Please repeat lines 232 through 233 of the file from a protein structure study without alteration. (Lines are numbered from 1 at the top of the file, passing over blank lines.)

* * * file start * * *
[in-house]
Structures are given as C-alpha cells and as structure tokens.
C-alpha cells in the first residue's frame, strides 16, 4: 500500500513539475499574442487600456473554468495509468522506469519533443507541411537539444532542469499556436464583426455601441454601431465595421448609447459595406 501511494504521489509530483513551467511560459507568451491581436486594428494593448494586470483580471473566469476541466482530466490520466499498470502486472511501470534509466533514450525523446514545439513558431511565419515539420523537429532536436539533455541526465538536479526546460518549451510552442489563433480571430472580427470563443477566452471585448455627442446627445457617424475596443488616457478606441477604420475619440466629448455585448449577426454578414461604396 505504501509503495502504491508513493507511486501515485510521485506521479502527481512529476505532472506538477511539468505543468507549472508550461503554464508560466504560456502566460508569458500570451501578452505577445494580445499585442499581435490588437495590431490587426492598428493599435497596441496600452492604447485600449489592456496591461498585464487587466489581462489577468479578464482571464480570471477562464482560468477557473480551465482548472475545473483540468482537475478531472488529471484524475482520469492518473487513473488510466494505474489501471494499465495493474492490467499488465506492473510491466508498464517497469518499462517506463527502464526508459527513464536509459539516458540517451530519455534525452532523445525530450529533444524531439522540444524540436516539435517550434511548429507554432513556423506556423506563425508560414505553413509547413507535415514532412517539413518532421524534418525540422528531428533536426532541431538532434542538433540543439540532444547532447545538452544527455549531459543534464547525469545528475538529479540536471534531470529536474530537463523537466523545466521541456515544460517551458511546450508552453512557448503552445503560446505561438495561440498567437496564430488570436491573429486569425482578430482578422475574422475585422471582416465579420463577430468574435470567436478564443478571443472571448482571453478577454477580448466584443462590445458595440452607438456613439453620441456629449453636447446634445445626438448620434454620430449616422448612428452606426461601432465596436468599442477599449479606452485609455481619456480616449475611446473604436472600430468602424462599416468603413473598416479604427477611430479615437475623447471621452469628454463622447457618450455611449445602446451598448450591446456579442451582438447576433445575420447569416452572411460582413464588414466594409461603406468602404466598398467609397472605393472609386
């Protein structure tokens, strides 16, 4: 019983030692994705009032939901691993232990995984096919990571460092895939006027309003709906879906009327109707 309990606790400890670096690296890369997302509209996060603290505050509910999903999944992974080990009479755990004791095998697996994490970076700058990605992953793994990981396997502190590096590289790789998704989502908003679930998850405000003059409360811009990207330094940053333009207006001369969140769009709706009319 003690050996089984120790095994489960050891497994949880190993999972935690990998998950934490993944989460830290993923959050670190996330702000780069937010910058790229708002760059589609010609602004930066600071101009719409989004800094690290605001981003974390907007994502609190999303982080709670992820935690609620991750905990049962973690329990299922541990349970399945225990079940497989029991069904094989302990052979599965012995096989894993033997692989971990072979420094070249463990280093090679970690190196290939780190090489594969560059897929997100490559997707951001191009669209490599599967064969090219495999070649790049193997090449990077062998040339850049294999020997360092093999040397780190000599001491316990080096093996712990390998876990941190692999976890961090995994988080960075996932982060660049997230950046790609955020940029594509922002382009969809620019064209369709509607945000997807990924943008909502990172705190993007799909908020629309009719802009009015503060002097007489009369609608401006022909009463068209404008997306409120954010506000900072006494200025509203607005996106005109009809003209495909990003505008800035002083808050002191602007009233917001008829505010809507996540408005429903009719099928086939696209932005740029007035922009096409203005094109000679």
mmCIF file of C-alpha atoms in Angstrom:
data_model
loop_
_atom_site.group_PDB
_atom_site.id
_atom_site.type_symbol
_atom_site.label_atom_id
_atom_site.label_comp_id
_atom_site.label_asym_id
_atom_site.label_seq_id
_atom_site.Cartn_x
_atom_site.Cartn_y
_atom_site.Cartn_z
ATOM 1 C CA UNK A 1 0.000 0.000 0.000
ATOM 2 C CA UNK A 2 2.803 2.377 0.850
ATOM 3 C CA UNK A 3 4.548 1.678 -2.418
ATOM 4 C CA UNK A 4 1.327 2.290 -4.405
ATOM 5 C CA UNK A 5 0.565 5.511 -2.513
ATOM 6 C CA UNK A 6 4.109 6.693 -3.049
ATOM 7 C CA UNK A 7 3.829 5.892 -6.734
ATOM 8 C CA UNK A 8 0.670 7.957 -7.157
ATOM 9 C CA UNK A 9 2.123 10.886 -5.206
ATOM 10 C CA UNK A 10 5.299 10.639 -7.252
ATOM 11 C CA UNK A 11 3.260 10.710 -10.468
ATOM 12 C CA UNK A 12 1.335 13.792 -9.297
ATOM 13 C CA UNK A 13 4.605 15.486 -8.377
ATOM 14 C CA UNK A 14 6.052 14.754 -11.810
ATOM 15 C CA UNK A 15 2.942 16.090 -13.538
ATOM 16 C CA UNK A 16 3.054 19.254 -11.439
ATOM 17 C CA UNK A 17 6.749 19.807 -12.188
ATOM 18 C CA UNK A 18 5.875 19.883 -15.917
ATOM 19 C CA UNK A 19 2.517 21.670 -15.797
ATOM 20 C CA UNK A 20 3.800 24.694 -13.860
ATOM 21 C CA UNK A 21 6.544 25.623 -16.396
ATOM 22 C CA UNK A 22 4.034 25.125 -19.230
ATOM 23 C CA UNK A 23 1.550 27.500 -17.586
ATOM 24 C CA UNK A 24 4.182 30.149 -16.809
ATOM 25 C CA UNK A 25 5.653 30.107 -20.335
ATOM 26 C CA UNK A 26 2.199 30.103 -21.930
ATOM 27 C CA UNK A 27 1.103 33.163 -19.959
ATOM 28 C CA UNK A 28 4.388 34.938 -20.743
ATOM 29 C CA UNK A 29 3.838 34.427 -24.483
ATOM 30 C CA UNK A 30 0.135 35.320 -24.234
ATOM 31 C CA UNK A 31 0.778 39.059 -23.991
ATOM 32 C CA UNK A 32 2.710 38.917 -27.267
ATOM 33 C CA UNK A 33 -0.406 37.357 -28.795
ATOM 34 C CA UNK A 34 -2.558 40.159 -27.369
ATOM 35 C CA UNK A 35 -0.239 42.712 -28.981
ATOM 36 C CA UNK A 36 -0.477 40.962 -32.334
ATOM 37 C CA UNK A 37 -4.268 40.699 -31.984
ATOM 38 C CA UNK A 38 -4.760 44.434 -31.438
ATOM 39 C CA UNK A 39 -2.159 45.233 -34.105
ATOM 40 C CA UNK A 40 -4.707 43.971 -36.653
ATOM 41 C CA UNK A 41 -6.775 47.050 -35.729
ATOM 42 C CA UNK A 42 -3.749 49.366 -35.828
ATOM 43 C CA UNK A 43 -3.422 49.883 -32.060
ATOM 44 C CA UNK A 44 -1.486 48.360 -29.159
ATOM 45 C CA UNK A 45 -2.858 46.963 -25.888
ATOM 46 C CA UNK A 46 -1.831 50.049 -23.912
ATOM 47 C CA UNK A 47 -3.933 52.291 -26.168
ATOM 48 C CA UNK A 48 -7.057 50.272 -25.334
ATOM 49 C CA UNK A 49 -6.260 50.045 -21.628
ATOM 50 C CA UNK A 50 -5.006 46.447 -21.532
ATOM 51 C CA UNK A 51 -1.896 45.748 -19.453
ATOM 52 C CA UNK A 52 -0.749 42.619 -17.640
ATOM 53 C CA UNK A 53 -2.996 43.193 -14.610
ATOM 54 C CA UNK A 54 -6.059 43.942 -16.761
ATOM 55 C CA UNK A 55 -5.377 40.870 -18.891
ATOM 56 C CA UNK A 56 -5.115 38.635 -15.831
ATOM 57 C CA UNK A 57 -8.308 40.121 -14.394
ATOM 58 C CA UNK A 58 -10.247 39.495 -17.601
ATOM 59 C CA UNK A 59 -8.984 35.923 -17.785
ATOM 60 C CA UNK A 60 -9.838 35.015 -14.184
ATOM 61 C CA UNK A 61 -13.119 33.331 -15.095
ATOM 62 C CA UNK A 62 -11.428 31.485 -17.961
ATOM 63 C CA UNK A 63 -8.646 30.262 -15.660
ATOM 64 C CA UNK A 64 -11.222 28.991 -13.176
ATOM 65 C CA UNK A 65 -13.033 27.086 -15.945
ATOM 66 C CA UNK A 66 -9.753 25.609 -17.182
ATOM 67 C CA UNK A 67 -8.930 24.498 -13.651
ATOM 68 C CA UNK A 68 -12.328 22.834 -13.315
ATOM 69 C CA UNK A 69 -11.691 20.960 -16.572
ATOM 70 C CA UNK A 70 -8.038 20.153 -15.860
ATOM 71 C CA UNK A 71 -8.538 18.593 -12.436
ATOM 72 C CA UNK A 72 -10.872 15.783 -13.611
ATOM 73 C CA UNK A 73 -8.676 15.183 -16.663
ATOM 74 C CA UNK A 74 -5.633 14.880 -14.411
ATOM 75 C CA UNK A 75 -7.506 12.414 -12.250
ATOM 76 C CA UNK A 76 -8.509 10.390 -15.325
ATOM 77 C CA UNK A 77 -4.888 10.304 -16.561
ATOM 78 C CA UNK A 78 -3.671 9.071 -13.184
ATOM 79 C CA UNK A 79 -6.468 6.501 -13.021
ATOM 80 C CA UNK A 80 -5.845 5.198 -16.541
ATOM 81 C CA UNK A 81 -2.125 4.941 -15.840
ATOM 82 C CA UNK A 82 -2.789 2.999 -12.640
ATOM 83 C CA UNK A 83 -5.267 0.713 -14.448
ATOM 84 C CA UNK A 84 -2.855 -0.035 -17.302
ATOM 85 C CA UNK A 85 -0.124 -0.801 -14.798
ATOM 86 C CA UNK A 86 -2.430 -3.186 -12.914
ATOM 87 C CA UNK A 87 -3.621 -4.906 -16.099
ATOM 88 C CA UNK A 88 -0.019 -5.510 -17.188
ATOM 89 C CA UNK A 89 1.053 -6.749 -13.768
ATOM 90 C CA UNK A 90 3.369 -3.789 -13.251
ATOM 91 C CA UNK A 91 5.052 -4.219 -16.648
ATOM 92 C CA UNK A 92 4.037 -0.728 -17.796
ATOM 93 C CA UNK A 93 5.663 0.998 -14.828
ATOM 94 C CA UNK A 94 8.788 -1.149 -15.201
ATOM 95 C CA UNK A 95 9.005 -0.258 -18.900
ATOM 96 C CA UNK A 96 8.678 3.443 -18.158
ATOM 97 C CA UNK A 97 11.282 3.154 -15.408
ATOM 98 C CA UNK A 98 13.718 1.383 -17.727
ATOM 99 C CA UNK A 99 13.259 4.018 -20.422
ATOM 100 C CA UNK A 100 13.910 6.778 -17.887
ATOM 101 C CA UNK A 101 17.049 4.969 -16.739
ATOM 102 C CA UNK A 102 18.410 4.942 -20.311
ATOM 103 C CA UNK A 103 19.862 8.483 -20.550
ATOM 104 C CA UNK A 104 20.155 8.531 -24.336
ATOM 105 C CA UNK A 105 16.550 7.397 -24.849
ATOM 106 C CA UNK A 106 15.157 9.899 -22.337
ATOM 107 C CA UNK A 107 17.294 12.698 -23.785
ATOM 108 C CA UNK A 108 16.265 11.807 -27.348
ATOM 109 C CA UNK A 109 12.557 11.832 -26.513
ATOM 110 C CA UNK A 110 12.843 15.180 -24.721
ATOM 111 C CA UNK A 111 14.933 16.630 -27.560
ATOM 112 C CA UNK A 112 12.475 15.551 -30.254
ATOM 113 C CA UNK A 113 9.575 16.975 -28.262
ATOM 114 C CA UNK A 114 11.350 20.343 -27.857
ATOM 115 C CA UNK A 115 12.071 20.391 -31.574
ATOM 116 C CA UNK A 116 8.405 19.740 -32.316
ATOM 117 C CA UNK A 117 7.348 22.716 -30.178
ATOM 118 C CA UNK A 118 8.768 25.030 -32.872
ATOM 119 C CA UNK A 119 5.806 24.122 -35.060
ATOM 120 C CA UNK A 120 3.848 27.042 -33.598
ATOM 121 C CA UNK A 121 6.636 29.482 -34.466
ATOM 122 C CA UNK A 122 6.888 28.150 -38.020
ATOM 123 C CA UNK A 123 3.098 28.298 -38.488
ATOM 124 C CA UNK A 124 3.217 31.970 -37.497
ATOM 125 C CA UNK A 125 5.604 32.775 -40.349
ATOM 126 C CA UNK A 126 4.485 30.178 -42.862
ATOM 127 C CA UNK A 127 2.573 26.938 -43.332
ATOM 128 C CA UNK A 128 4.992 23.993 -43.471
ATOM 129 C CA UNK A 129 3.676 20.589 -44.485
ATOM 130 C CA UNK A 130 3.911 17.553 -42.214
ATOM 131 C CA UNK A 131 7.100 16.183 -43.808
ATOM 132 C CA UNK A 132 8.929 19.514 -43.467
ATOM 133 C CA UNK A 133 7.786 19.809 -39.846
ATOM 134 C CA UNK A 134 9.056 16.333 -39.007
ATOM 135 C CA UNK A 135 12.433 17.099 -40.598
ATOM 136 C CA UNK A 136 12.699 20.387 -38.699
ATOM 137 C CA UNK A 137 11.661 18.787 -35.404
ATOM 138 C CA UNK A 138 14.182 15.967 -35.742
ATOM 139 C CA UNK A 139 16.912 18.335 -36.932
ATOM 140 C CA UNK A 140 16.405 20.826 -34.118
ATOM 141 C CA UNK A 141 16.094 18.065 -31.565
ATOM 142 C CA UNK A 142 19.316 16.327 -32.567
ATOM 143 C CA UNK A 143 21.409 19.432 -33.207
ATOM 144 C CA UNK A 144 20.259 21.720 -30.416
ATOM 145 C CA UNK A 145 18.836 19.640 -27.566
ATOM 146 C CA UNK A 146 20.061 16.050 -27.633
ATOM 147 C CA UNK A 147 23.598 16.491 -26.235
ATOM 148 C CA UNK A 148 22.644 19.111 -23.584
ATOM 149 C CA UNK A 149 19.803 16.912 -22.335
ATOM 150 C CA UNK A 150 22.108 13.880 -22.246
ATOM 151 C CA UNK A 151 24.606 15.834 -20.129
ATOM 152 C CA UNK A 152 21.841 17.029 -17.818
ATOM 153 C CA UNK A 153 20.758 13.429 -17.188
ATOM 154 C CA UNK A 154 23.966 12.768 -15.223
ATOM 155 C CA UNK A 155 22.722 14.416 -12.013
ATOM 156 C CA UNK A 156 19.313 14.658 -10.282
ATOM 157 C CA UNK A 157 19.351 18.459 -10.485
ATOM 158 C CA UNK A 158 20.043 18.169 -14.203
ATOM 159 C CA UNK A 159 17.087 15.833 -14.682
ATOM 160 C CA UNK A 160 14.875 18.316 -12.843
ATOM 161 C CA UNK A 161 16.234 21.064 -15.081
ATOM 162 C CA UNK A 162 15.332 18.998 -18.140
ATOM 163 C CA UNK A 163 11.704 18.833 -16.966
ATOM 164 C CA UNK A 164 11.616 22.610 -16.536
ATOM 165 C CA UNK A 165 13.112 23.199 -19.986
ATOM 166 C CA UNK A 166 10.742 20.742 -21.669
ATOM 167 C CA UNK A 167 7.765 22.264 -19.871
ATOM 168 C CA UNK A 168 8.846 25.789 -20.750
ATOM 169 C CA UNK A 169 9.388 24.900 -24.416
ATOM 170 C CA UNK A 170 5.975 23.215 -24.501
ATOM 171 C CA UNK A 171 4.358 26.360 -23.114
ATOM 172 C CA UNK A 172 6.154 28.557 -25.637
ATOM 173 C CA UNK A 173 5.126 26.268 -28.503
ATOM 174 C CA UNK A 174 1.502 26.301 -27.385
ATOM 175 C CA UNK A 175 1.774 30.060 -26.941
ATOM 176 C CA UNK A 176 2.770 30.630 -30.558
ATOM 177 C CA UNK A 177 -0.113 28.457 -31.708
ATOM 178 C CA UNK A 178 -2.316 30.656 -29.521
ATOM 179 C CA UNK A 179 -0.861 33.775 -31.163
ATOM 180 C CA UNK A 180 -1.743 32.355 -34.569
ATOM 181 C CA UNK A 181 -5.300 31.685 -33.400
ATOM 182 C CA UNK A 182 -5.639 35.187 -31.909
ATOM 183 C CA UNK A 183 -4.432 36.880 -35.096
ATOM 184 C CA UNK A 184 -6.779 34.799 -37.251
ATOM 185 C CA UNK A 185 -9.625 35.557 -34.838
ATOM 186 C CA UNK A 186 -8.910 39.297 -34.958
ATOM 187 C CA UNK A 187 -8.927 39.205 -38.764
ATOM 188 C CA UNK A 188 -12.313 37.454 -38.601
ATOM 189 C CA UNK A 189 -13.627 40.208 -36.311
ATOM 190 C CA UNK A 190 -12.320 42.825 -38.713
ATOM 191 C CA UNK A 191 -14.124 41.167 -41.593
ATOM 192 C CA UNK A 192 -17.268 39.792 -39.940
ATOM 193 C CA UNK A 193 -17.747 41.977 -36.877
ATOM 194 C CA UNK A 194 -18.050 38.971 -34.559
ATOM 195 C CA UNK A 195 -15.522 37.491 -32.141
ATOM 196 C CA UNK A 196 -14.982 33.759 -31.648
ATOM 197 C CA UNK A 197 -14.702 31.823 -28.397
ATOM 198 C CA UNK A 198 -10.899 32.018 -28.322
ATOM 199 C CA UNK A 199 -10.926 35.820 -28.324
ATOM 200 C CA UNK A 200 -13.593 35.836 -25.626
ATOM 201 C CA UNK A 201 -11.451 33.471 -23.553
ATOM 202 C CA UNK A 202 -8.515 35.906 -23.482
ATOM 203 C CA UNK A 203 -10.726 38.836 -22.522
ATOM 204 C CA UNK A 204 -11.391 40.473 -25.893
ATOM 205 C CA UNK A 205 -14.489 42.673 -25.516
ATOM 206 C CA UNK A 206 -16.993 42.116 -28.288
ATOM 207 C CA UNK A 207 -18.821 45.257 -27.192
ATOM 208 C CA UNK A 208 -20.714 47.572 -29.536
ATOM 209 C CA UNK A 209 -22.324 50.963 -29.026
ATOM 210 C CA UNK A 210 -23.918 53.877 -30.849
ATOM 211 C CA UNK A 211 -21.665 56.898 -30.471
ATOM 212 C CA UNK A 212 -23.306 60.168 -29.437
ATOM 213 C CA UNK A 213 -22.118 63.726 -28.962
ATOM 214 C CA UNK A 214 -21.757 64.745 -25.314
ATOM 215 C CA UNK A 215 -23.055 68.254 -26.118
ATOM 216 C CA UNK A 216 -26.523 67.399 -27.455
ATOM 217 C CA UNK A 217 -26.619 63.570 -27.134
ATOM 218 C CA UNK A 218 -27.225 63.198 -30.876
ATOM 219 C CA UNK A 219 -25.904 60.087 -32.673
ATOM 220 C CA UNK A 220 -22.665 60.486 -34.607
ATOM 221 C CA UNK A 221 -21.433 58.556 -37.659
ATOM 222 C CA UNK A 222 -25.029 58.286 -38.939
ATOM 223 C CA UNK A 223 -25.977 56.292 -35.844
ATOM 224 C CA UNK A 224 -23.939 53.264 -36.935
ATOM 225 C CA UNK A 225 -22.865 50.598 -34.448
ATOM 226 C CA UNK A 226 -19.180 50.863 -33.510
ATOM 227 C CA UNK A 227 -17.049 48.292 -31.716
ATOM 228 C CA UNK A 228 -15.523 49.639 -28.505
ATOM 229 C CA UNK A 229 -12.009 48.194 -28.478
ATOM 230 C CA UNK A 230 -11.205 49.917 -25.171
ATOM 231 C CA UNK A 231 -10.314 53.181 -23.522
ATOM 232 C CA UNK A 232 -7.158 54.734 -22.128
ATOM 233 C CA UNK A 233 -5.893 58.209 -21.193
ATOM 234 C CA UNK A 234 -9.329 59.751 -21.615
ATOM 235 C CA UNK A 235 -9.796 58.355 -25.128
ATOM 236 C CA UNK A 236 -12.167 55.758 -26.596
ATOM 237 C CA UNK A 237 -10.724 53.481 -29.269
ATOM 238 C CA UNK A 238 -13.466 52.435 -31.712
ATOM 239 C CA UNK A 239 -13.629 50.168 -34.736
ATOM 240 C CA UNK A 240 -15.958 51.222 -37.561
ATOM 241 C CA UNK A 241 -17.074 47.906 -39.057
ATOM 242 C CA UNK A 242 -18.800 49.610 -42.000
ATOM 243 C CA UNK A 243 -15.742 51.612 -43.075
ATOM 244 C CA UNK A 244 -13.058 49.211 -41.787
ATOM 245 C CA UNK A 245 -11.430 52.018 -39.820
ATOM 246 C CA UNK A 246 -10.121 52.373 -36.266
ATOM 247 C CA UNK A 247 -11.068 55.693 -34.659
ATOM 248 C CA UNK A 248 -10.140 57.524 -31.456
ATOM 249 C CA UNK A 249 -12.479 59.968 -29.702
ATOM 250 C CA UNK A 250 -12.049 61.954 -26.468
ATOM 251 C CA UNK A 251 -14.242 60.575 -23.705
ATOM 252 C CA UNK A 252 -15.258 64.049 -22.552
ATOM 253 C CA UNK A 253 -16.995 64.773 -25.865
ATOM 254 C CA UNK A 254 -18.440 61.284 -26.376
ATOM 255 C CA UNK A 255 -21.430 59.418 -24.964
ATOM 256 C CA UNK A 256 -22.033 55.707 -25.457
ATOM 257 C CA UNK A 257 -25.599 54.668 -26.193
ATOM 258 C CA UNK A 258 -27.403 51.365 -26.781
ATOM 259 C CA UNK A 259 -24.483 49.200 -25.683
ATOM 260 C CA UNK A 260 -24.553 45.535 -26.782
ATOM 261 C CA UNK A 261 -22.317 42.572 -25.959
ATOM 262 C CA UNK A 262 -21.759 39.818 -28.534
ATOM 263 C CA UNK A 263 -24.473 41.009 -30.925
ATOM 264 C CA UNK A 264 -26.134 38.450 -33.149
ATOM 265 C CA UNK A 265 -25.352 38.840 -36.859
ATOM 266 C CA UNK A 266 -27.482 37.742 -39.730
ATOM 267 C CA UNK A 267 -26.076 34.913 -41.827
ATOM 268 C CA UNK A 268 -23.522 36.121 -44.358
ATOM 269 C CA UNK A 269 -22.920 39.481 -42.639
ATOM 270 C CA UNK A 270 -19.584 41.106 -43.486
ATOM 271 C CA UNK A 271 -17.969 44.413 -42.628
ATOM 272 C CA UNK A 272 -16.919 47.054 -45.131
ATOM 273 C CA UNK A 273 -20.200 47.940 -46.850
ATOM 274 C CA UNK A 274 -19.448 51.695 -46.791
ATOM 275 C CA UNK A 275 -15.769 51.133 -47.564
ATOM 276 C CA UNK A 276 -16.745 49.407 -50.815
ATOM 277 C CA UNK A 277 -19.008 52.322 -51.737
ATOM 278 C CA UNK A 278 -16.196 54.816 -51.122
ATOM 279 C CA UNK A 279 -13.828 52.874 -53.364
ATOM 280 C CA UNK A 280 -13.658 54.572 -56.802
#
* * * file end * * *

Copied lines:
ATOM 215 C CA UNK A 215 -23.055 68.254 -26.118
ATOM 216 C CA UNK A 216 -26.523 67.399 -27.455